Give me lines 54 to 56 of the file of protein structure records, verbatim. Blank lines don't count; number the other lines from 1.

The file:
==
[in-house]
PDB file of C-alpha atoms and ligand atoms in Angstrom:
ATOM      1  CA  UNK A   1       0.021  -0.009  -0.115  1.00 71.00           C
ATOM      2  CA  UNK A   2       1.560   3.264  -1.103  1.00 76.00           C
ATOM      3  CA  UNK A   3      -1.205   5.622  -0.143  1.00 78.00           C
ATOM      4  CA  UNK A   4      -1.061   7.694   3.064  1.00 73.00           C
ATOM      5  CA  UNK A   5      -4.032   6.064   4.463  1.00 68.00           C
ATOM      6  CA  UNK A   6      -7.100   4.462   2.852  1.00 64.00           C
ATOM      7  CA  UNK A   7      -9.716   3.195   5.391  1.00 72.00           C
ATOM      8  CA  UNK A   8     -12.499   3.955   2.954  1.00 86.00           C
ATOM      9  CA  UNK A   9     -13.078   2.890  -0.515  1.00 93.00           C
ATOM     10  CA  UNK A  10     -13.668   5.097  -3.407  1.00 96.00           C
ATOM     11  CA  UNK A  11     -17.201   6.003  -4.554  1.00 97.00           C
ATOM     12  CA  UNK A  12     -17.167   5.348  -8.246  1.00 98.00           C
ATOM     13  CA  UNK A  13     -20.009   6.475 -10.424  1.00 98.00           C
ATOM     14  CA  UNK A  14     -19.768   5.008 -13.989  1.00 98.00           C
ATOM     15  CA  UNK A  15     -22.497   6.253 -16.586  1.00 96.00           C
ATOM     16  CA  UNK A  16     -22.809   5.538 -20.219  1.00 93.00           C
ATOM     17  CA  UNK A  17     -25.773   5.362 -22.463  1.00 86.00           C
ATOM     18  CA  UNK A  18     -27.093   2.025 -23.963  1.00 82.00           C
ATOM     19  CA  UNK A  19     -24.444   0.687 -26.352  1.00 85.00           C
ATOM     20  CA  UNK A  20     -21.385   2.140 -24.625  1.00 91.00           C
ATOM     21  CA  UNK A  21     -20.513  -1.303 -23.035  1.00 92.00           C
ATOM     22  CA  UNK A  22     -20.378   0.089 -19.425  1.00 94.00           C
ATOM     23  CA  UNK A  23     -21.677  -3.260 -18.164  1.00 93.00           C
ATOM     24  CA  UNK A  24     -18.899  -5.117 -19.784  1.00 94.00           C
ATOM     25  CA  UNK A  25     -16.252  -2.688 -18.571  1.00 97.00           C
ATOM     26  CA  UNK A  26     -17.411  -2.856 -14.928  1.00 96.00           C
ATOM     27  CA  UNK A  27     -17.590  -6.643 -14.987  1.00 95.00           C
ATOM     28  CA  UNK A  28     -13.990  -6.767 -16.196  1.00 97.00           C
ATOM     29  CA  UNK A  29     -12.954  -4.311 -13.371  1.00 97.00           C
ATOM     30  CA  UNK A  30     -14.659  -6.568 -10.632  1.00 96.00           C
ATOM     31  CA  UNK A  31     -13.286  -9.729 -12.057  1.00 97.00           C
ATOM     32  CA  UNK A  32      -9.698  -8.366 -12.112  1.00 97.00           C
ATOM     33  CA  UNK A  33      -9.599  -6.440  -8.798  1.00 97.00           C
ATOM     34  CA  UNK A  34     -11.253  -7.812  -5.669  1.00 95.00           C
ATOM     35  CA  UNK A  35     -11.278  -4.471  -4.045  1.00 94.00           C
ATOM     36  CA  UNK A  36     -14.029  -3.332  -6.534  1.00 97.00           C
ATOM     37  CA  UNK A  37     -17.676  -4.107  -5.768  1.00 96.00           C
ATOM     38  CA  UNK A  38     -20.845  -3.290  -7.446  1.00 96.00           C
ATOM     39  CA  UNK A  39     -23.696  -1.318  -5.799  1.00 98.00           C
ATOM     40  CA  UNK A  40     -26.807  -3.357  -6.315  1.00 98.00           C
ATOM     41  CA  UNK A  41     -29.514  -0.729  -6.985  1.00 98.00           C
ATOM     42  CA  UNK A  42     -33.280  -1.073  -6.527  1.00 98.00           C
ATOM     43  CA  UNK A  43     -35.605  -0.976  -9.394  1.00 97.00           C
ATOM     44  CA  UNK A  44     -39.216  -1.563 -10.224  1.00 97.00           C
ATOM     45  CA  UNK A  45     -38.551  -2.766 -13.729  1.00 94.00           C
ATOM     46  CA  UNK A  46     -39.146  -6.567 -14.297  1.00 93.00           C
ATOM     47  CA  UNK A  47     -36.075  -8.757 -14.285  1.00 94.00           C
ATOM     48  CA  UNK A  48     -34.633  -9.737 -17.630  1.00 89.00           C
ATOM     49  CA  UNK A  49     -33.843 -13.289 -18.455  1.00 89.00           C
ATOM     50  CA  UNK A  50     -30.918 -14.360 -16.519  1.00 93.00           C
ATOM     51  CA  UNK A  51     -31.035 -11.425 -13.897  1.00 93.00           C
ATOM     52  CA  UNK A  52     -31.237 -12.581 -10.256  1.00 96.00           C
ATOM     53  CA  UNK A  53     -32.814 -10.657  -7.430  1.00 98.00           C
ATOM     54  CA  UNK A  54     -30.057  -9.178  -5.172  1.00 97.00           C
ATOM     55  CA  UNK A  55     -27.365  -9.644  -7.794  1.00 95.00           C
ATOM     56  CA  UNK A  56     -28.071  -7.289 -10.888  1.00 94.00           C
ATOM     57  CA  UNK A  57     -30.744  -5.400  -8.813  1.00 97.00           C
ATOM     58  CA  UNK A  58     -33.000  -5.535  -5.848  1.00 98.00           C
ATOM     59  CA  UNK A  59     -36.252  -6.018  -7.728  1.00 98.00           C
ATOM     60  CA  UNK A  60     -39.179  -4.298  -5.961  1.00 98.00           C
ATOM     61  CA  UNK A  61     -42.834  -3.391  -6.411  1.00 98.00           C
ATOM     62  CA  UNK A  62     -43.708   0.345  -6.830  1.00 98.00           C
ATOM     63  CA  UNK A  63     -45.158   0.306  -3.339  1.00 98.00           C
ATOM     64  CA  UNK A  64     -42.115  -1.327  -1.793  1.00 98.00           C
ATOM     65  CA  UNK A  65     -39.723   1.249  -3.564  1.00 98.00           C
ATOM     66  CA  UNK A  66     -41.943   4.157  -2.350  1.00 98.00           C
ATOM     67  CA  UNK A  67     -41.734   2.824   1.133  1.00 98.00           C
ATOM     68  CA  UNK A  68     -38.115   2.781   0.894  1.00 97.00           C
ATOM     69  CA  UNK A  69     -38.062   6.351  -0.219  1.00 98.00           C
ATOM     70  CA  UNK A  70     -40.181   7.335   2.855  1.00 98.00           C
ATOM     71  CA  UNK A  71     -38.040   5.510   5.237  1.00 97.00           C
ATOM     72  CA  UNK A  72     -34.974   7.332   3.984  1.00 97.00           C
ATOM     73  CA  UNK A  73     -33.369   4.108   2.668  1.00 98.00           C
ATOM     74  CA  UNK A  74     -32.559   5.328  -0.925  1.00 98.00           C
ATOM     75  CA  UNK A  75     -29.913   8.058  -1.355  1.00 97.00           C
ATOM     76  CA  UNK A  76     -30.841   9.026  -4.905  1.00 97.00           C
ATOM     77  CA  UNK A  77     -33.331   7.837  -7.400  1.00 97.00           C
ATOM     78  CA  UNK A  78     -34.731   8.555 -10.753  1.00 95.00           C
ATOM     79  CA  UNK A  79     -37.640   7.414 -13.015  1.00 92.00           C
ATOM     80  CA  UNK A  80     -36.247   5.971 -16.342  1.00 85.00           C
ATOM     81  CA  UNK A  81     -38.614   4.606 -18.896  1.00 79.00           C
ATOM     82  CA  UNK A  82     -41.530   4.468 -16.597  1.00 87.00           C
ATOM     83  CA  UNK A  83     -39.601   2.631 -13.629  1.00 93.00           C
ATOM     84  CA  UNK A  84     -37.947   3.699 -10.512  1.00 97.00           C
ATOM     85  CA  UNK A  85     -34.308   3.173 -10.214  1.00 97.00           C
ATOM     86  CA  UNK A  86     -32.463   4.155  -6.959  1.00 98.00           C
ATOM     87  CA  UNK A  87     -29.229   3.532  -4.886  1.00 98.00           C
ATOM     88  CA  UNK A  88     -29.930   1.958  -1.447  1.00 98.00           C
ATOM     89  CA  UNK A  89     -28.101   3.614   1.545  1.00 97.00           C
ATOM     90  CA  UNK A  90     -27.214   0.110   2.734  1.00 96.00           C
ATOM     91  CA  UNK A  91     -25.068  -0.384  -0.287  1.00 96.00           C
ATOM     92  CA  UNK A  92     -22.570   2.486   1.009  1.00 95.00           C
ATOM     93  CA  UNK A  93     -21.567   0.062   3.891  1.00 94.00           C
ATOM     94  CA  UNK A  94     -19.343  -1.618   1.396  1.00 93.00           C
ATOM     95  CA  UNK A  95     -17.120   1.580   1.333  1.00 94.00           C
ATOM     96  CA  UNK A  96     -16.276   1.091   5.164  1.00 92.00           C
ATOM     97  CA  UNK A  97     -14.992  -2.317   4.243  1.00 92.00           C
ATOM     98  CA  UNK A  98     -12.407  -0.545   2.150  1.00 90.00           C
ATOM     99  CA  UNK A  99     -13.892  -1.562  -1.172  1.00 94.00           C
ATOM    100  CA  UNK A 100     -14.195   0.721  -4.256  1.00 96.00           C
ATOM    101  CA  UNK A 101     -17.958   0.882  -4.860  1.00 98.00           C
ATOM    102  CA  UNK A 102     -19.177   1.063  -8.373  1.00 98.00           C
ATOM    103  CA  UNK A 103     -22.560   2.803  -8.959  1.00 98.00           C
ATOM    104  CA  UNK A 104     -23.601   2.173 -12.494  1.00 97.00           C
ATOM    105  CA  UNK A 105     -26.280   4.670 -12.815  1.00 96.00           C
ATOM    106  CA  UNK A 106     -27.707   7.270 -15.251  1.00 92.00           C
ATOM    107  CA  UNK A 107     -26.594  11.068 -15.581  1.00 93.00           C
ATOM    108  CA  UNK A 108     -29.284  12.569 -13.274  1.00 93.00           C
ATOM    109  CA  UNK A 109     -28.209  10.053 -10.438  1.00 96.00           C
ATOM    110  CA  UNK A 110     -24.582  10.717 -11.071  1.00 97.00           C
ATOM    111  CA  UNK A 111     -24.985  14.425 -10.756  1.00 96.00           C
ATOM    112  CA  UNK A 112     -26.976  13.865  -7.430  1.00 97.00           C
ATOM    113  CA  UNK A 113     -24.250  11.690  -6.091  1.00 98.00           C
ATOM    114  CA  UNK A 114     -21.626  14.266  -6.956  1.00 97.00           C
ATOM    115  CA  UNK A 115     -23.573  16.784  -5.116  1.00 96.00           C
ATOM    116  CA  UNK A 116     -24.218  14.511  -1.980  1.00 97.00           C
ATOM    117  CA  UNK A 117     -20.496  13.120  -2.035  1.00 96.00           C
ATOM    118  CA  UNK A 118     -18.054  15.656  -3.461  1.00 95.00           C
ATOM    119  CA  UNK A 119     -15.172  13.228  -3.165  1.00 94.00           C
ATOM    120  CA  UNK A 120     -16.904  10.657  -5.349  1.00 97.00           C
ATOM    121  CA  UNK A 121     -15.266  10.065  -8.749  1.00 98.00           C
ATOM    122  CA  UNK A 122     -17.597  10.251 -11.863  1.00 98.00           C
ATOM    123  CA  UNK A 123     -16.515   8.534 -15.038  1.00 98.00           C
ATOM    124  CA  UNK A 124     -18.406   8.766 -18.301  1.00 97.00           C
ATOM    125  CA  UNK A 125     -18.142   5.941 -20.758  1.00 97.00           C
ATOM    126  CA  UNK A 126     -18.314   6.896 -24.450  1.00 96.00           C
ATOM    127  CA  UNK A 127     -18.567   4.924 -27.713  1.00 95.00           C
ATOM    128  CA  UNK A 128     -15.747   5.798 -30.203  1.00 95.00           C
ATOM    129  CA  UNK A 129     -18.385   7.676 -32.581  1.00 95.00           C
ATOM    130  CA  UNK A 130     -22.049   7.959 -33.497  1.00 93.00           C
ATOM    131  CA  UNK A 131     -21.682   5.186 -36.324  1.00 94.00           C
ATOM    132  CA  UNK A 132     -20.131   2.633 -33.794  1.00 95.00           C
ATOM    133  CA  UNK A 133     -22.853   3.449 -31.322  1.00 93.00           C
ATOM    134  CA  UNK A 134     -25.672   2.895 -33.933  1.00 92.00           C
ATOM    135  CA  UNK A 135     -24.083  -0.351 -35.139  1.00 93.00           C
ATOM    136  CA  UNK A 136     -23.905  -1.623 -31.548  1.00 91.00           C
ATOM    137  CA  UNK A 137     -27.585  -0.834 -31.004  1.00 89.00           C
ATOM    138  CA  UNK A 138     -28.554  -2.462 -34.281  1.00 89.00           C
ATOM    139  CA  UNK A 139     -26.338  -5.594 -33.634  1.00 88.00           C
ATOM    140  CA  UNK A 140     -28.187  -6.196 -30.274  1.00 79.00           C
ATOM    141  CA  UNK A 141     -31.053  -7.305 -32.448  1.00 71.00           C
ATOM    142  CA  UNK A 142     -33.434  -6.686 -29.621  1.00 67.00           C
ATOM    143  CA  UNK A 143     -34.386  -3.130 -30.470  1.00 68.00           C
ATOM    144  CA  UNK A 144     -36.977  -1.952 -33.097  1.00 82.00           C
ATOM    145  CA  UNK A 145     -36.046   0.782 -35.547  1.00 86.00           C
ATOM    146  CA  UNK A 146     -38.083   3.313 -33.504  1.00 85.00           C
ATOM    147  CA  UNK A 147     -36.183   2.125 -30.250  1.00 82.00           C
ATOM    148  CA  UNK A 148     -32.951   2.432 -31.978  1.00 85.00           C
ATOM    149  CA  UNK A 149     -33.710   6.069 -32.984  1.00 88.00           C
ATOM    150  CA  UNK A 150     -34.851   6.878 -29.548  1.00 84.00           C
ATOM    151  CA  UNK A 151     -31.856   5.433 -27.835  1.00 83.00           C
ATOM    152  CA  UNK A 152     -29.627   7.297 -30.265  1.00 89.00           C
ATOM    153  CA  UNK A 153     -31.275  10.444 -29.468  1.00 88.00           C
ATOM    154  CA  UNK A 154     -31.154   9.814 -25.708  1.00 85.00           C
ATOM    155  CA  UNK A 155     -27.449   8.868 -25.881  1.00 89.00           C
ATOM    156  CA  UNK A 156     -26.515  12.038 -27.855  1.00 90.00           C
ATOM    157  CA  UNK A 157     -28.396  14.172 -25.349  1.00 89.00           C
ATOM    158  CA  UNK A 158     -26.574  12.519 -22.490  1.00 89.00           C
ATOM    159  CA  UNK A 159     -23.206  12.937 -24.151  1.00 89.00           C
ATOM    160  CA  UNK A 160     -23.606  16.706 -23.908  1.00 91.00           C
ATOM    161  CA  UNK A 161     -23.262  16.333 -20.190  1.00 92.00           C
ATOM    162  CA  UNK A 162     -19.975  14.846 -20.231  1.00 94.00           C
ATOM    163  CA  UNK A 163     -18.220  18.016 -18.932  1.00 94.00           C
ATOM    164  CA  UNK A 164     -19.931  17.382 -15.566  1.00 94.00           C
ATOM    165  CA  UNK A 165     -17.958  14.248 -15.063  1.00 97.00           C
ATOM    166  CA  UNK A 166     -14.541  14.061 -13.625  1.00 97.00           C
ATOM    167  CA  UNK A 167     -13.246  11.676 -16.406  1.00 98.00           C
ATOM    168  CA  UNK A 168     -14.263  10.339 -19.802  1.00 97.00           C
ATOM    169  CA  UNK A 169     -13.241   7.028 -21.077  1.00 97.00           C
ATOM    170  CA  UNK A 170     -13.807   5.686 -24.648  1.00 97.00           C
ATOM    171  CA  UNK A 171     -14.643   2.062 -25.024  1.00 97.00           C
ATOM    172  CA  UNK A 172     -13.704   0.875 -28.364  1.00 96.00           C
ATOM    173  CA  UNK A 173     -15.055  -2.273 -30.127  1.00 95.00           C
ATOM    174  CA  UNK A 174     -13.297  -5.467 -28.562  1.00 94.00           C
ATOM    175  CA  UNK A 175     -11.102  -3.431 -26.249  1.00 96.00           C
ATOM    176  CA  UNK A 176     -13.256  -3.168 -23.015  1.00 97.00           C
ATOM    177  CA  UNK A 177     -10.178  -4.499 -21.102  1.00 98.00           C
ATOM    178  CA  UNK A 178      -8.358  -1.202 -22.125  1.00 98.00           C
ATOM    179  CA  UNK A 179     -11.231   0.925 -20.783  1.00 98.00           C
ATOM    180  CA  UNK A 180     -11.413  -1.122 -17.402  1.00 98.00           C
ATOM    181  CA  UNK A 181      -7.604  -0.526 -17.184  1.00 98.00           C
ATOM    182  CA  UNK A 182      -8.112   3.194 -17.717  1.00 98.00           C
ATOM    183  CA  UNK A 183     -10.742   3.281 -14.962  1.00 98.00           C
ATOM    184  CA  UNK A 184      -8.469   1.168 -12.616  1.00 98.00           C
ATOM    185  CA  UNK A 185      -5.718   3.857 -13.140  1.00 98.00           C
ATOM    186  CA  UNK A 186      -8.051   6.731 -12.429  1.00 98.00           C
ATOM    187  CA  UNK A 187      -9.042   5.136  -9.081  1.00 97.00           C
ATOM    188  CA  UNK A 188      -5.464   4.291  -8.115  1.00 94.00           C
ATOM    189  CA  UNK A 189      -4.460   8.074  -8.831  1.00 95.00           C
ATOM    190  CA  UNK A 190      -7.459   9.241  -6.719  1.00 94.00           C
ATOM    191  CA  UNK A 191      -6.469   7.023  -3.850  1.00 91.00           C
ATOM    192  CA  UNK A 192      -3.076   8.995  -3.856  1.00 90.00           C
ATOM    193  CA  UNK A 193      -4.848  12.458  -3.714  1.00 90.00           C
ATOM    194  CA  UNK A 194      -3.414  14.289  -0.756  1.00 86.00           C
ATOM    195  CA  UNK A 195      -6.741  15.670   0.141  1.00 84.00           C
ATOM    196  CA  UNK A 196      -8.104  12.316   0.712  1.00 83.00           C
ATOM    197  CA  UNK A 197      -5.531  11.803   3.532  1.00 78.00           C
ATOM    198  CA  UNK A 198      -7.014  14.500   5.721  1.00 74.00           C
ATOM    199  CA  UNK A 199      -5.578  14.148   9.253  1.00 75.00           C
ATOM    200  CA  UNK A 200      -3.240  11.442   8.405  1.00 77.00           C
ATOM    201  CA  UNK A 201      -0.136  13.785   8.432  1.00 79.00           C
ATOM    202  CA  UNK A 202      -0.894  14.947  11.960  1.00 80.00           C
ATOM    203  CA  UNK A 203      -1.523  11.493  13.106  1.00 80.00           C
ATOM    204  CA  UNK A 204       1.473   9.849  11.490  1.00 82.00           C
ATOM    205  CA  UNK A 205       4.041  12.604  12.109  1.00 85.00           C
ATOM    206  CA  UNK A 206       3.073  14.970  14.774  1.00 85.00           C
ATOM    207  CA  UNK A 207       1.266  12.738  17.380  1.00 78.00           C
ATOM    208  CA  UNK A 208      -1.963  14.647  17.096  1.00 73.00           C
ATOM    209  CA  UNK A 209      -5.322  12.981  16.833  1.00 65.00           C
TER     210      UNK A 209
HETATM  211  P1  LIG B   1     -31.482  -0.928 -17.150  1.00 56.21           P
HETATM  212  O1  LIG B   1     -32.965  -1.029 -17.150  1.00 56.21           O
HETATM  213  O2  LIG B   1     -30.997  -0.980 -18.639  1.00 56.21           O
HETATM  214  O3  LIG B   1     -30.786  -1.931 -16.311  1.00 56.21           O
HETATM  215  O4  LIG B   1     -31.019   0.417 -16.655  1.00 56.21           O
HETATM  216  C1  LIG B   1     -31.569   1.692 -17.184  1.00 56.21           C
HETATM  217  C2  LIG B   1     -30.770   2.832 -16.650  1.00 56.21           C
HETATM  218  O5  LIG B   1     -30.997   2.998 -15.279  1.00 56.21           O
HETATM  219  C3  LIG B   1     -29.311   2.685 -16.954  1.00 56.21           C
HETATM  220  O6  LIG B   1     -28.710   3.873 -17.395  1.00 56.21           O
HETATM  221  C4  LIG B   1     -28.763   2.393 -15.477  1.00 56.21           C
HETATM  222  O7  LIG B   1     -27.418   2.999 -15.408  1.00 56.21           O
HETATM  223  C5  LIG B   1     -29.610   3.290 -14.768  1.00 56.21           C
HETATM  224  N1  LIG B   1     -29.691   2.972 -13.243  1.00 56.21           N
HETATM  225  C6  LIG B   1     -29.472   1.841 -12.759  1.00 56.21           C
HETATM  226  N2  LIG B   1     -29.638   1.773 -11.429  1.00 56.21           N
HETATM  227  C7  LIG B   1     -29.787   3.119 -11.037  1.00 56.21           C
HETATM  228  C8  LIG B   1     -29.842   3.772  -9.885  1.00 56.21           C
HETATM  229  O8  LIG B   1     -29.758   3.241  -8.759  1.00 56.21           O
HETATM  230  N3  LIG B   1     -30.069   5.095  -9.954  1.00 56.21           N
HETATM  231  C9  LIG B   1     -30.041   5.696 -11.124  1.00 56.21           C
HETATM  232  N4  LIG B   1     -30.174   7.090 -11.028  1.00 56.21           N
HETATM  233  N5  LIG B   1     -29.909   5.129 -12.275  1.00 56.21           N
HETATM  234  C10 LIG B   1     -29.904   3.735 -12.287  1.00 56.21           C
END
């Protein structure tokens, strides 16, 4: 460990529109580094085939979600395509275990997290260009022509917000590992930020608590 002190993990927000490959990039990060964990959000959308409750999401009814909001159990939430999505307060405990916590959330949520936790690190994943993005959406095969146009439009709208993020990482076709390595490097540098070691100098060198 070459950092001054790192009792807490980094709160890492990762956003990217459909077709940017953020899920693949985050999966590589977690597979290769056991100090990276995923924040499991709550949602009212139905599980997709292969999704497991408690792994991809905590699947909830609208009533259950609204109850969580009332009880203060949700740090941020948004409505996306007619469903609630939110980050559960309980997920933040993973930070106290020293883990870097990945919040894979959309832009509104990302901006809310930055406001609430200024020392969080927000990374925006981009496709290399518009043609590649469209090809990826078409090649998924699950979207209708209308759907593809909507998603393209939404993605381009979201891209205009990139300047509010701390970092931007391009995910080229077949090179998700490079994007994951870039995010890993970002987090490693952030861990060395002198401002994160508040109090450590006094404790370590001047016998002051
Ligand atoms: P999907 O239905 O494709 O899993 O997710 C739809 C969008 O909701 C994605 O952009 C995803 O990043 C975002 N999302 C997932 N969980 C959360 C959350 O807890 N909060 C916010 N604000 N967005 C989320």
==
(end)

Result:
ATOM     52  CA  UNK A  52     -31.237 -12.581 -10.256  1.00 96.00           C
ATOM     53  CA  UNK A  53     -32.814 -10.657  -7.430  1.00 98.00           C
ATOM     54  CA  UNK A  54     -30.057  -9.178  -5.172  1.00 97.00           C